Re*veal" (?), v. t. [imp. & p. p. Revealed (?); p. pr. & vb. n. Revealing.] [F. r'ev'eler, L. revelare, revelatum, to unveil, reveal; pref. re- re- + velare to veil; fr. velum a veil. See Veil.]


To make known (that which has been concealed or kept secret); to unveil; to disclose; to show.

Light was the wound, the prince's care unknown, She might not, would not, yet reveal her own. Waller.


Specifically, to communicate (that which could not be known or discovered without divine or supernatural instruction or agency).

Syn. -- To communicate; disclose; divulge; unveil; uncover; open; discover; impart; show. See Communicate. -- Reveal, Divulge. To reveal is literally to lift the veil, and thus make known what was previously concealed; to divulge is to scatter abroad among the people, or make publicly known. A mystery or hidden doctrine may be revealed; something long confined to the knowledge of a few is at length divulged. "Time, which reveals all things, is itself not to be discovered." Locke. "A tragic history of facts divulged." Wordsworth.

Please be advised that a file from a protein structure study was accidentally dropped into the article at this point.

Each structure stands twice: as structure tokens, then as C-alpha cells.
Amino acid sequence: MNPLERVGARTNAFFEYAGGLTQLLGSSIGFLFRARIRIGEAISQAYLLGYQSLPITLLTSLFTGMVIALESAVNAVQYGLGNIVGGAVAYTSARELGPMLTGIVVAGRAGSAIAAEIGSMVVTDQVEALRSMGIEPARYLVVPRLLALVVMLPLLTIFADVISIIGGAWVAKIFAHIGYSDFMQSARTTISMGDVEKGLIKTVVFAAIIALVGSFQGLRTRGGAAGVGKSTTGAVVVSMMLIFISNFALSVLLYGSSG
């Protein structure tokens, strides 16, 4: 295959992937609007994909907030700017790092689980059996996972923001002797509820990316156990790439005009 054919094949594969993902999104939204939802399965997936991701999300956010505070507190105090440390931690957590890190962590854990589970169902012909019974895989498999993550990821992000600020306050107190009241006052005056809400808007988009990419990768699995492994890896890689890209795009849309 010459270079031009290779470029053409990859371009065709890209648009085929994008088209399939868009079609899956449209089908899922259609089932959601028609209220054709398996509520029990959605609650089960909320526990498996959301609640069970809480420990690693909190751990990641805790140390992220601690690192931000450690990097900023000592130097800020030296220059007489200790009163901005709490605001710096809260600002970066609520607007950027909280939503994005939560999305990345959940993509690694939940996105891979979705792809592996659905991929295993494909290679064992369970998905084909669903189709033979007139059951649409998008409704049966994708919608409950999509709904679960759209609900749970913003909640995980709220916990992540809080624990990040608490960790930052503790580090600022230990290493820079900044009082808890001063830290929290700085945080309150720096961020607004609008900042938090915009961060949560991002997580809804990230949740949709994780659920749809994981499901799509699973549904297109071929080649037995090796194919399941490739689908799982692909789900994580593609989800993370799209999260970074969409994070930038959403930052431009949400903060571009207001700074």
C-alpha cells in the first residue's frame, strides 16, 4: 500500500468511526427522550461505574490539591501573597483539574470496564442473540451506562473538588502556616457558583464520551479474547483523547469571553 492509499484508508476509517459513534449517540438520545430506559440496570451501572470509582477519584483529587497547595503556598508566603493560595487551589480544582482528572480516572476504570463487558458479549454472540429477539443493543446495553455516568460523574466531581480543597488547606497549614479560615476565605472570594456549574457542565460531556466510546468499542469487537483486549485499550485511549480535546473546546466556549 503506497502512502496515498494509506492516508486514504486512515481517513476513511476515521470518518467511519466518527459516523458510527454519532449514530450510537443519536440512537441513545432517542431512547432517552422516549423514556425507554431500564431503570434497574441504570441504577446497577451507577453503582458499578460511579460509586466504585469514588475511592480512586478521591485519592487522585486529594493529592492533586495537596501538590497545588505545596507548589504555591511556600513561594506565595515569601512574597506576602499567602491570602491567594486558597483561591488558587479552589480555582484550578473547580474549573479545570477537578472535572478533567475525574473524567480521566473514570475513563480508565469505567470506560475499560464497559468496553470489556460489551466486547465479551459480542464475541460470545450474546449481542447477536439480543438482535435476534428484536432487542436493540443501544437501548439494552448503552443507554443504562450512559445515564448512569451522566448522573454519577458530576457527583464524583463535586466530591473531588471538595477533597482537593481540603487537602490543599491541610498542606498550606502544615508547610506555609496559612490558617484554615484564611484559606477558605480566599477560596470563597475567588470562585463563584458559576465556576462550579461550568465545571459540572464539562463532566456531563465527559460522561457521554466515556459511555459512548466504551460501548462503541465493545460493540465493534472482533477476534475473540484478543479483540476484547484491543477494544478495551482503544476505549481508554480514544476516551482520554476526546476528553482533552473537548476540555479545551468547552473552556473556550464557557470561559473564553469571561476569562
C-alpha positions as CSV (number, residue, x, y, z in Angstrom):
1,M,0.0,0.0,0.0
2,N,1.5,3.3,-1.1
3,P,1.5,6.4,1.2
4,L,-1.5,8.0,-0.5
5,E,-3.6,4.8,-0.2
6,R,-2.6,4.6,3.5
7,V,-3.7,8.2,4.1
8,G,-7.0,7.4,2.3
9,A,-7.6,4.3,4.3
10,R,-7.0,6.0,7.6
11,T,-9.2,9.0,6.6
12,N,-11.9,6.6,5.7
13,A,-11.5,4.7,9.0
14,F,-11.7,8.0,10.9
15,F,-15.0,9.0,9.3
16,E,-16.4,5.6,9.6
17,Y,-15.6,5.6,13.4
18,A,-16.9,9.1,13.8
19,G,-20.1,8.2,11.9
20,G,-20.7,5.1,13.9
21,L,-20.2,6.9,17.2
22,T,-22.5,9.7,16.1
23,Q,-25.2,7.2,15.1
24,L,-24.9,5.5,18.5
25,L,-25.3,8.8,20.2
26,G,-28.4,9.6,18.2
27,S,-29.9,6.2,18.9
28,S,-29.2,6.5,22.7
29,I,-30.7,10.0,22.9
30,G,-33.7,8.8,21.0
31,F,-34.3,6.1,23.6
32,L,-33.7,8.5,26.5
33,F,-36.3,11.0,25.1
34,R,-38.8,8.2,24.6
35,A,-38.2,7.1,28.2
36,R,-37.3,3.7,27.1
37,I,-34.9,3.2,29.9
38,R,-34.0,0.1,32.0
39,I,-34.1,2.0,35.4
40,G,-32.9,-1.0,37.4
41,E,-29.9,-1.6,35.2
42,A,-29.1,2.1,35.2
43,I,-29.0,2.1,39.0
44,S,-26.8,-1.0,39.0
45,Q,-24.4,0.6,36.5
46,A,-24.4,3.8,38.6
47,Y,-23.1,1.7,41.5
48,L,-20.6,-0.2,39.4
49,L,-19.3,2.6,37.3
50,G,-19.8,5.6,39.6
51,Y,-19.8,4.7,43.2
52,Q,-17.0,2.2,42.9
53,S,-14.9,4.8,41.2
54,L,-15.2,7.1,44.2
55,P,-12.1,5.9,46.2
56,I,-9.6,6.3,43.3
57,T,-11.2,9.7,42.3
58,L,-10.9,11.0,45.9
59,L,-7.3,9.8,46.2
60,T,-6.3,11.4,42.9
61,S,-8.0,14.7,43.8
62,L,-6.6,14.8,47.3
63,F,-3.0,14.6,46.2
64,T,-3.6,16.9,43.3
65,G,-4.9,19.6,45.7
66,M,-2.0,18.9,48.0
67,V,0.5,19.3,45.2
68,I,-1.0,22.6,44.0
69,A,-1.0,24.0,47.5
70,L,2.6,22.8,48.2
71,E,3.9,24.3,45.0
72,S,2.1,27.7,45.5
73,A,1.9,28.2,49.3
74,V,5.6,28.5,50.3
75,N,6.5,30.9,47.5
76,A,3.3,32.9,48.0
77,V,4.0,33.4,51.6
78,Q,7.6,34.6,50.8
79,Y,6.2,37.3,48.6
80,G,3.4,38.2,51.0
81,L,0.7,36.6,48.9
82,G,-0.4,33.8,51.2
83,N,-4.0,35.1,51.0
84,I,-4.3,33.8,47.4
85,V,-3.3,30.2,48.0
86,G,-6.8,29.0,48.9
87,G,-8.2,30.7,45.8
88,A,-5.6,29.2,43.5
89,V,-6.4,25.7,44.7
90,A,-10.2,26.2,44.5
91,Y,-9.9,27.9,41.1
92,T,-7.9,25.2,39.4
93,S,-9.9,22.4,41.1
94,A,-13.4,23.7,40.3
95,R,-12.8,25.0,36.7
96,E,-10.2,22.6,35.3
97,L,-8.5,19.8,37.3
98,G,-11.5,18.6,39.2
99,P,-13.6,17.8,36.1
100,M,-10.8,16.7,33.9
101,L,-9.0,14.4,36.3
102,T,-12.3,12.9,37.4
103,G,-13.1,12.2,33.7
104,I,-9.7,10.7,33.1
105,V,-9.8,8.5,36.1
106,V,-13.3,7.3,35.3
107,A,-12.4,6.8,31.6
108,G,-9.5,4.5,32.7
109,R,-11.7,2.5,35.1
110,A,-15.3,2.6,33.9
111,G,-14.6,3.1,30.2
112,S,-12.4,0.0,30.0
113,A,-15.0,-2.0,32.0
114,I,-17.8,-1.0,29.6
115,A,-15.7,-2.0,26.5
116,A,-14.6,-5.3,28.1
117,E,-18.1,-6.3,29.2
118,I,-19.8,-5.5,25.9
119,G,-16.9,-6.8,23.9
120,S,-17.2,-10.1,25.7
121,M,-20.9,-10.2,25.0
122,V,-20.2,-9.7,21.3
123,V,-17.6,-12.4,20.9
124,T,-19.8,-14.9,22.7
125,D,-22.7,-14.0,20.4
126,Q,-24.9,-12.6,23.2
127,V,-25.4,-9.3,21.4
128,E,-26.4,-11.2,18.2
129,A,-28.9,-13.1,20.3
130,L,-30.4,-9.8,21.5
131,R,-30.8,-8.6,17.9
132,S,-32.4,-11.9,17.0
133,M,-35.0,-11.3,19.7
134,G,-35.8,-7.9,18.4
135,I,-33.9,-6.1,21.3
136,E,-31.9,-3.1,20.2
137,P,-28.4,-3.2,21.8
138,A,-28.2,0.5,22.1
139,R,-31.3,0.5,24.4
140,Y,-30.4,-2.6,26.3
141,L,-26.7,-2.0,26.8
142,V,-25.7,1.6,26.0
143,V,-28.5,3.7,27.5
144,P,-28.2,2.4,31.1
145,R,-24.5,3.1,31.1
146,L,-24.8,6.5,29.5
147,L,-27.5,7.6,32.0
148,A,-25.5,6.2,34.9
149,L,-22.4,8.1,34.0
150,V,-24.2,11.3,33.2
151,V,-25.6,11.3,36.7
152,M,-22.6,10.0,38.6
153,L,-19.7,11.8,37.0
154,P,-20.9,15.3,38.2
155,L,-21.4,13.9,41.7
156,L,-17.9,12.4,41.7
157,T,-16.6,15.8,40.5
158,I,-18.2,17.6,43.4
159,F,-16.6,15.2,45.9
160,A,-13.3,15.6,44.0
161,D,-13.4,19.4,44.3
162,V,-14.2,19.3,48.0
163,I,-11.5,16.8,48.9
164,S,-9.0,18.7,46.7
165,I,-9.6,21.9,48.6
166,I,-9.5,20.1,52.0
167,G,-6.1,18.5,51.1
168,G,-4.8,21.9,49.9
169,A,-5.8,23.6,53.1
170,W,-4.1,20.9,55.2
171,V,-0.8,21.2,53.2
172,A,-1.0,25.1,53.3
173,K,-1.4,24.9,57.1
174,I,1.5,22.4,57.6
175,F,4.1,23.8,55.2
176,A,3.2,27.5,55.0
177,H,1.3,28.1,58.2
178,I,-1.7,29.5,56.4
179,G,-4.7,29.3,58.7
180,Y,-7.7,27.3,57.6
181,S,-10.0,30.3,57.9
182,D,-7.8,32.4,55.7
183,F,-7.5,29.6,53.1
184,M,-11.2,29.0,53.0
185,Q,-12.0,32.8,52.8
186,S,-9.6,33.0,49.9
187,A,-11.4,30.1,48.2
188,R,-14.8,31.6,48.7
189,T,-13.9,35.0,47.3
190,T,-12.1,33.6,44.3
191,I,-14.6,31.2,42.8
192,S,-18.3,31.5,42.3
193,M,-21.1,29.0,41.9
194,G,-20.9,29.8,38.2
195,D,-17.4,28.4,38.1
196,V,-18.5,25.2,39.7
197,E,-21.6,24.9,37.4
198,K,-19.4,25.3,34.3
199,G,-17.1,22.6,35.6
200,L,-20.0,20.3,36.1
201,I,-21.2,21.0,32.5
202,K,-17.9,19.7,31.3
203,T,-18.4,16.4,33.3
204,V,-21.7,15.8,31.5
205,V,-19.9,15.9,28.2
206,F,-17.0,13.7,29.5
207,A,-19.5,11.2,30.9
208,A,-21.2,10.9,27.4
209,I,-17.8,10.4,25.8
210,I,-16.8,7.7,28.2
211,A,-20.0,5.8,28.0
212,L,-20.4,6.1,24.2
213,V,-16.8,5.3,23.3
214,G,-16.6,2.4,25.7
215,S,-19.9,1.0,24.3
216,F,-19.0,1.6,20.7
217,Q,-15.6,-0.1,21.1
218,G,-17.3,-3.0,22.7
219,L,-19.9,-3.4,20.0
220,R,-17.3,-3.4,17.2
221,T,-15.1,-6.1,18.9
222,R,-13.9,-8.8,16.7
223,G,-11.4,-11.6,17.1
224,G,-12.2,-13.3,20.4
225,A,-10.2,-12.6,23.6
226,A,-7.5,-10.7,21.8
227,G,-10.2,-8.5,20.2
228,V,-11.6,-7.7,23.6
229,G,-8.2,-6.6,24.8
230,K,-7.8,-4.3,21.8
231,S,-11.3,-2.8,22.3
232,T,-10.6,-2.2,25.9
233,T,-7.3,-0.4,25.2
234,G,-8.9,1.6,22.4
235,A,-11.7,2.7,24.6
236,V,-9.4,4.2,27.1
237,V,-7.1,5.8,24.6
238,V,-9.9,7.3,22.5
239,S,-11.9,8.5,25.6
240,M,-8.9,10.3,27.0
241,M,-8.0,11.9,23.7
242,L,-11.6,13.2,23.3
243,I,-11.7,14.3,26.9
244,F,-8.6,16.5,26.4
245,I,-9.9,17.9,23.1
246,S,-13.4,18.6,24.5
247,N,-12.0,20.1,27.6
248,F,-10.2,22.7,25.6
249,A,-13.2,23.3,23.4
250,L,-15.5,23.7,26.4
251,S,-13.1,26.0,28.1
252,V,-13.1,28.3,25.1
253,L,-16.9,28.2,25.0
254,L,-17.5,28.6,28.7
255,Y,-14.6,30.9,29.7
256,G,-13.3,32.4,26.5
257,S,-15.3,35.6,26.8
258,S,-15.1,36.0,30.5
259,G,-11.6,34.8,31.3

© Webster 1913.

Re*veal", n.


A revealing; a disclosure.


2. Arch.

The side of an opening for a window, doorway, or the like, between the door frame or window frame and the outer surface of the wall; or, where the opening is not filled with a door, etc., the whole thickness of the wall; the jamb.

[Written also revel.]


© Webster 1913.